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Carl Nettleton headshot

Is a Climate Pandemic the Future Reality?

This pandemic has given us a glimpse of a climate-induced normal if global leaders don’t act to prevent a future climate crisis now.
By Carl Nettleton

The COVID-19 pandemic has hit the world hard. Not only in lives lost, but in opportunities abandoned and dreams dashed. But in an important but perverse way, the coronavirus has given us a glimpse of a climate-induced normal if global leaders don’t act to prevent a future climate pandemic now.

Much of the world’s economy has been shut down except for those things considered essential to life, what people need eliminating the things they want that make life more enjoyable - traveling, eating out, visiting friends, getting manicures, working out at the gym and attending special events.

The pandemic created only a small diversion from climate change's course

Aerial observations show traditional visual air pollutants have been reduced during the lockdown. Some credible reports say CO2 emissions have been reduced by between 4% and 8%. Despite these improvements, on June 4, 2020, scientists from the Scripps Institution of Oceanography at the University of California San Diego and NOAA announced that “atmospheric carbon dioxide measured at Mauna Loa Observatory reached a monthly peak exceeding 417 parts per million (ppm) in May 2020, the highest monthly total ever recorded.”

CO2 concentration at Mauna Loa Observatory
CO2 concentration at Mauna Loa Observatory

Image: CO2 concentration at Mauna Loa Observatory (via Scripps)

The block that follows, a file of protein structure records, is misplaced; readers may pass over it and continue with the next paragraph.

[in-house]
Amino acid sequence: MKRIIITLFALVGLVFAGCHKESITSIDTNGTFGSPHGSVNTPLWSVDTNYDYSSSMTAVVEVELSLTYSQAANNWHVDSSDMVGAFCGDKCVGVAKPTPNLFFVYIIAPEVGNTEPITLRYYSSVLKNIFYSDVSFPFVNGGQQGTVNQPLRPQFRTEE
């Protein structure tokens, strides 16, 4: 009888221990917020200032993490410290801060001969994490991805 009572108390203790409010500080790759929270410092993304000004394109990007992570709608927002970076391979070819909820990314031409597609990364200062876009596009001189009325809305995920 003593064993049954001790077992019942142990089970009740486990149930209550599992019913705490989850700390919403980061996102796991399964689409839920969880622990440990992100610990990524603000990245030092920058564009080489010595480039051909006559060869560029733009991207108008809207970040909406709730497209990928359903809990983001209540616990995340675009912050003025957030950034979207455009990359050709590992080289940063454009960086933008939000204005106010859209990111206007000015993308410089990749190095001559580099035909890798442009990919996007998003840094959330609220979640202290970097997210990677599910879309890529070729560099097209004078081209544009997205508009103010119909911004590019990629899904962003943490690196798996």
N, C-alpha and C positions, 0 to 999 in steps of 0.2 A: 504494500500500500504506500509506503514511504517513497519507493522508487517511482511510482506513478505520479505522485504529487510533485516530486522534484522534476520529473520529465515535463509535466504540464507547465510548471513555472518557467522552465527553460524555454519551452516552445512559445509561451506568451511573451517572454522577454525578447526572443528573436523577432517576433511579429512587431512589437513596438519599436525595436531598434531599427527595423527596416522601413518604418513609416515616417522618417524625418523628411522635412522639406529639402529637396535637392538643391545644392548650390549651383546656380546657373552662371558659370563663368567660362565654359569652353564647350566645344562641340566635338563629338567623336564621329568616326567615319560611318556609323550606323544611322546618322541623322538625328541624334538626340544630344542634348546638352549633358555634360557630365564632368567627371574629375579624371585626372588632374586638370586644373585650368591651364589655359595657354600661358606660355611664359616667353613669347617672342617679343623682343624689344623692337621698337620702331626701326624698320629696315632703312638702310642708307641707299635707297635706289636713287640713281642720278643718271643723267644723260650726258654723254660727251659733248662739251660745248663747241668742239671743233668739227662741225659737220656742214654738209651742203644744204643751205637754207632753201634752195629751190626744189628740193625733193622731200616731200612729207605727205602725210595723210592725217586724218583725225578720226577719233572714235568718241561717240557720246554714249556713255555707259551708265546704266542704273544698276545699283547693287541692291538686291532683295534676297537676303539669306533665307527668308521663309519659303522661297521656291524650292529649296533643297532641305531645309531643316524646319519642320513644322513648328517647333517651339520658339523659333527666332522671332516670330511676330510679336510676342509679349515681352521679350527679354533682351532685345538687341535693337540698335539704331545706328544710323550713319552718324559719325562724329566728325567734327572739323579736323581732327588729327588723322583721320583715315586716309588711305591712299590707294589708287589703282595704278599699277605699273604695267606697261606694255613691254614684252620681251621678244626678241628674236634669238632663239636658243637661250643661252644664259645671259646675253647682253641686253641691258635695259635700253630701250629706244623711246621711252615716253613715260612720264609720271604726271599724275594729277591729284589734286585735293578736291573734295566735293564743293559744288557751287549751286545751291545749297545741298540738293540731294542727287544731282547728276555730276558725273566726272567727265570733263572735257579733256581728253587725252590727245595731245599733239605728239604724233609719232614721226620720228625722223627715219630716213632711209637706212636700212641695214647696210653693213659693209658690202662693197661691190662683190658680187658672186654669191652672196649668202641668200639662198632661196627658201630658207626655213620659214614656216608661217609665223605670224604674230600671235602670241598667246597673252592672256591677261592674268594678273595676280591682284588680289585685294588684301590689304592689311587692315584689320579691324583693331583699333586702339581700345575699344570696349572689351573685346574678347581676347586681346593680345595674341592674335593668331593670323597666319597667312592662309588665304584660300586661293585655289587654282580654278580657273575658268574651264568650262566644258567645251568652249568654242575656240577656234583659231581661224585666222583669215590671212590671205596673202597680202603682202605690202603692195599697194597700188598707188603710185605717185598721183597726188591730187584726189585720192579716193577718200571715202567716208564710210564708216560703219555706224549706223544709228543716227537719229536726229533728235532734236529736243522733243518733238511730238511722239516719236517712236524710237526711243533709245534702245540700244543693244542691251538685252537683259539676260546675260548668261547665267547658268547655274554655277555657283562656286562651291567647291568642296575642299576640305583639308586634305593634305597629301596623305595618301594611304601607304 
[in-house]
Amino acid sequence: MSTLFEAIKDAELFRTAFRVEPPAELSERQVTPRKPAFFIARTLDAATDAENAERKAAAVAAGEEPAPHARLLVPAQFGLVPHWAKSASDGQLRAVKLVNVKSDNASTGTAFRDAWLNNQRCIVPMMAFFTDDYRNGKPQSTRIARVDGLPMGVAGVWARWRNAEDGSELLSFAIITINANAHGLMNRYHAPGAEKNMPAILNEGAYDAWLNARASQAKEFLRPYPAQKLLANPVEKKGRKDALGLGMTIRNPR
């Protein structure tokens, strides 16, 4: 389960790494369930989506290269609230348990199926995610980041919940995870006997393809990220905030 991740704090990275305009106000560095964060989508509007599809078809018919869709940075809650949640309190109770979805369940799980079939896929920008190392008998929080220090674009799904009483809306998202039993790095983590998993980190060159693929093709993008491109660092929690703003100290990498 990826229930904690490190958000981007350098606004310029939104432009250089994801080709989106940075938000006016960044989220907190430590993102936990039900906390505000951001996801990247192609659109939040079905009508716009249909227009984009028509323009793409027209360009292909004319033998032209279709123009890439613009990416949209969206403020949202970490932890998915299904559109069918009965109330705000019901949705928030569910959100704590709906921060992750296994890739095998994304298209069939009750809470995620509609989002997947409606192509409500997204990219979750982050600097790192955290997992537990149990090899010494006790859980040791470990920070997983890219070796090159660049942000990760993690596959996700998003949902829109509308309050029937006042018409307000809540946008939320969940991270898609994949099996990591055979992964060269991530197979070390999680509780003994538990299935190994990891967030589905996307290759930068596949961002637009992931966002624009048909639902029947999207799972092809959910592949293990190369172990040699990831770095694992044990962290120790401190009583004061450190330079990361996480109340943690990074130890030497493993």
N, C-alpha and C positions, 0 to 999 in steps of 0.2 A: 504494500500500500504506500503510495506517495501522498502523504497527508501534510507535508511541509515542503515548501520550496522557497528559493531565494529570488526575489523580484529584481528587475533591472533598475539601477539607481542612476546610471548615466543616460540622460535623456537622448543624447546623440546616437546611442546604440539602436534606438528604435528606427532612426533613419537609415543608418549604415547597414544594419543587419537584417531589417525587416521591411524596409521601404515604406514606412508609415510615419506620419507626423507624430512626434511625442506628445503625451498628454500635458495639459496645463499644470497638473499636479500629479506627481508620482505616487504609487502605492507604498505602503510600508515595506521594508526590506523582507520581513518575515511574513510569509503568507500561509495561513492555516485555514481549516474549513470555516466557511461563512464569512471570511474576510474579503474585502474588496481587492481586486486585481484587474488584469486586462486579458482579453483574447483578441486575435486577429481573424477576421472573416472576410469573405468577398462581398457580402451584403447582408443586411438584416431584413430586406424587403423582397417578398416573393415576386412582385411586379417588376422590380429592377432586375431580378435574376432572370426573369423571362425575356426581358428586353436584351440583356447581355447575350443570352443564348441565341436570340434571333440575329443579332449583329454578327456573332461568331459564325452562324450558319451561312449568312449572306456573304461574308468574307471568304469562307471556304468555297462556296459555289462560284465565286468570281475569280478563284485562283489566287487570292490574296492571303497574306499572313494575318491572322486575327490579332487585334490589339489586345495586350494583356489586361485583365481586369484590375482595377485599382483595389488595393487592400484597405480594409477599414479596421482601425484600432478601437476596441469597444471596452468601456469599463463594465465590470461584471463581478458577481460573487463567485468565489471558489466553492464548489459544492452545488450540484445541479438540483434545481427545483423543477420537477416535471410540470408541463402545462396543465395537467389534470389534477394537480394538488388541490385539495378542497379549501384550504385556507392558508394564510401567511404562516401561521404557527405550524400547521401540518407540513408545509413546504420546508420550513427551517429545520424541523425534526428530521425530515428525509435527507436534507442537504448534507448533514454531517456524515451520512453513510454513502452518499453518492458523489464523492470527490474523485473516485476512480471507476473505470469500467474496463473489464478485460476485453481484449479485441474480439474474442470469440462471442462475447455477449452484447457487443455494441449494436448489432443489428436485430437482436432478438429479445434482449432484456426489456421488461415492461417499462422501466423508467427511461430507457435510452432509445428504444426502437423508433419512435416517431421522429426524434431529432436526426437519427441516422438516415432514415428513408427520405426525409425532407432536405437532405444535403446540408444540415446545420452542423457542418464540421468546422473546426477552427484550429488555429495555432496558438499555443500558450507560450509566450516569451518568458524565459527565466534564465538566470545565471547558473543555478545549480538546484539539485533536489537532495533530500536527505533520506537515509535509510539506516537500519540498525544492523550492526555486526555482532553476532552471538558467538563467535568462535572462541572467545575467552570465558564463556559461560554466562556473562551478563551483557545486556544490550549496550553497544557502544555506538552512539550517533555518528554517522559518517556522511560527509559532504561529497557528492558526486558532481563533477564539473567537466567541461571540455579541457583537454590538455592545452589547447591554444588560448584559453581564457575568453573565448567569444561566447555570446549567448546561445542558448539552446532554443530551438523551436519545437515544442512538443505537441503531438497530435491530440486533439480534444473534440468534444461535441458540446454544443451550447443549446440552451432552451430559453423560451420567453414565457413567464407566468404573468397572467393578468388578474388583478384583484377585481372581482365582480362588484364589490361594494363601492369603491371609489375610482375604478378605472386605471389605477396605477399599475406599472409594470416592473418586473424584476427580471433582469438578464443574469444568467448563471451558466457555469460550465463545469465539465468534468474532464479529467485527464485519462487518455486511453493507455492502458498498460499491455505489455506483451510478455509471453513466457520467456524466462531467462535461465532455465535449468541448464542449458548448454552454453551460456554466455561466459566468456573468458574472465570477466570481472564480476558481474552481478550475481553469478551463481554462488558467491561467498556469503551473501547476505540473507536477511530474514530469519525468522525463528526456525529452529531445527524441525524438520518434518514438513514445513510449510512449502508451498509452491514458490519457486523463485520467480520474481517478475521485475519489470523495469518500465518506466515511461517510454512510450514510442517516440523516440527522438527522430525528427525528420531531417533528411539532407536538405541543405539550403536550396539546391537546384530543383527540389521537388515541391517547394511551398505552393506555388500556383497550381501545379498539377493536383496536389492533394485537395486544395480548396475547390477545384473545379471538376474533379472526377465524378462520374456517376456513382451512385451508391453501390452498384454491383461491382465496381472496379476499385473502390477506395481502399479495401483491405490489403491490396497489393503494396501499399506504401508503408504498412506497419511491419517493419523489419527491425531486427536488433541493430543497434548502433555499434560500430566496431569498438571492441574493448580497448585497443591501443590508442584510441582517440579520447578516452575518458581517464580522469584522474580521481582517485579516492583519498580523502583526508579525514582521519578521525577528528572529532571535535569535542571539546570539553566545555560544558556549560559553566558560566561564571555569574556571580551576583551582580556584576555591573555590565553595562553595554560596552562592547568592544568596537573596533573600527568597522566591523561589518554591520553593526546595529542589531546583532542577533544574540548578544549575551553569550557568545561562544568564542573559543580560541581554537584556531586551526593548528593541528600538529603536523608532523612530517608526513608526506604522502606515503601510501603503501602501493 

The observations at Mauna Loa on the Big Island of Hawaii are considered the global gold standard for measuring the status of carbon dioxide in the atmosphere. “People may be surprised to hear that the response to the coronavirus outbreak hasn’t done more to influence CO2 levels,” said geochemist Ralph Keeling, who runs the Scripps Oceanography CO2 program, “but the buildup of CO2 is a bit like trash in a landfill. As we keep emitting, it keeps piling up. The crisis has slowed emissions, but not enough to show up perceptibly at Mauna Loa. What will matter much more is the trajectory we take coming out of this situation.”

This data tells us that shutting down the “non-essential economy” was not enough to even stall the march of human-caused climate change taking over the planet.

Fossil fuel consumption has still continued unabated

The U.S. Environmental Protection Agency estimates that only 14 percent of annual global emissions are from transportation, the sector that has been primarily shut down in response to the pandemic. Why was transportation hit so hard? Because the public was told to basically stay home. Meanwhile, electricity and heat production (25 percent), industry (21 percent), and agriculture and forestry activities (24 percent) continued to a significant degree. Globally, many these functions are powered by fossil fuels, often using coal to produce electricity and heat.

According to the International Energy Agency (IEA), coal-fired power plants accounted for 30 percent of global CO2 emissions in 2018. The IEA says “the majority of that generation (coal) is found today in Asia, where average plants are only 12 years old, decades younger than their average economic lifetime of around 40 years.”

So what is the answer? A three-phase strategy to urgently replace fossil fuel energy is needed, one that global leaders have been unwilling to address. Instead, they have been skirting around the issue, hoping electric cars, solar and wind installations and conservation can do the trick alone.

First, an international effort to replace all coal plants with clean energy options is critical. It must be done in an urgent manner. Next, the elimination of oil for heating and transportation should be done. Finally, natural gas, the cleanest of the big three fossil fuels, should only be used where it can’t be replaced or is needed to fill gaps in energy produced by clean energy sources like wind and solar or where clean energy storage is not sufficient.